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The White House on Monday proposed a major restructuring of the Consumer Financial Protection Bureau that that calls for cutting the watchdog agency's budget and limiting its enforcement power.

Under the proposal, which was included in President Donald Trump's fiscal 2019 budget plan, the Consumer Financial Protection Bureau would be funded through Congress rather than the Federal Reserve, giving lawmakers more influence over the agency's priorities.

The agency's fiscal 2019 budget would also be capped at its 2015 level of $485 million, compared with a projected $630 million for this fiscal year. The plan, which would take two years to fully implement, also calls for putting restrictions on the the agency's enforcement authority.

"The proposed reforms would impose financial discipline, reduce wasteful spending, and ensure appropriate congressional oversight," according to a strategic statement released Monday.

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"To prevent actions that unduly burden the financial industry and limit consumer choice, the proposal restricts CFPB's broad enforcement authority over Federal consumer law."

The proposal is the latest illustration of the Trump administration's intent to revamp an agency it sees as acting too aggressively and wielding too much power. The agency is an "unaccountable bureaucracy with unchecked regulatory authority," the White House said in its proposal.

Trump appointed one of the agency's most vocal critics, White House budget chief Mick Mulvaney, to be the bureau's acting director in late November. Mulvaney has already taken several steps to shake up the agency, such as ending lawsuits and pausing investigations. The agency's office in charge of overseeing lending-practices cases has also been stripped of its enforcement powers.

Mulvaney has said that going forward, the Consumer Financial Protection Bureau would be humble and would not push the envelope as it had previously. "We enforce the law; we do not make the law," Mulvaney said Sunday in an interview on Face the Nation.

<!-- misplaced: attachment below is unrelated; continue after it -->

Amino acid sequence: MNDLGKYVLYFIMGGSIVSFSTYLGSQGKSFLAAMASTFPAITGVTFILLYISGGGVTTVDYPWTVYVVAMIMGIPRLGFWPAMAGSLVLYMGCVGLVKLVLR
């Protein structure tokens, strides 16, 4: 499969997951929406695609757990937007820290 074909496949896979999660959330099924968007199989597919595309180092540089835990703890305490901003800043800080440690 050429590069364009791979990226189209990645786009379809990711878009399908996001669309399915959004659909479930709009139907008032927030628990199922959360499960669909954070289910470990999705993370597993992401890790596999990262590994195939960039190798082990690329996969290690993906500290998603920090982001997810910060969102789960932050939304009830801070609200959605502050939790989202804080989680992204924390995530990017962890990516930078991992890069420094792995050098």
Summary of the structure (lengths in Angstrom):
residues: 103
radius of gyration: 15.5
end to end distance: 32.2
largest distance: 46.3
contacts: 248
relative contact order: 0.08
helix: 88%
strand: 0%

But Mulvaney's efforts have alarmed Democrats and consumer groups that say he is defanging an agency meant to protect consumers.

"Supposed acting director Mulvaney of CFPB on Face the Nation yesterday talking about doing the job with 'humility' and not being aggressive. Financial cheaters, scammers, and fraudsters are not humble," Richard Cordray, who led the agency under President Barack Obama, said on Twitter on Monday. "To take them on, you must be aggressive to be effective, as he admits I was."

The budget proposal, said Karl Frisch, executive director of the advocacy group Allied Progress, reflects Trump's "unequivocal contempt for consumers and his unwavering loyalty to the big banks, predatory lenders, and Wall Street special interests."

Mulvaney is "clearly working from the outside and the inside to destroy the CFPB and cripple its ability to protect consumers from financial predators," Frisch said.

Kirsten Sutton Mork, the agency's chief of staff, said in a message to the bureau staff on Friday that "If there is one way to summarize the strategic changes occurring at the Bureau, it is this: we have committed to fulfill the Bureau's statutory responsibilities, but go no further."

Sutton Mork spent years as a senior staff member of the House Financial Services Committee. The committee's Republican chairman, Rep. Jeb Hensarling of Texas, has been one of the agency's fiercest critics.

Business on 02/13/2018

Print Headline: Trump budget plan aims to restructure consumer watchdog

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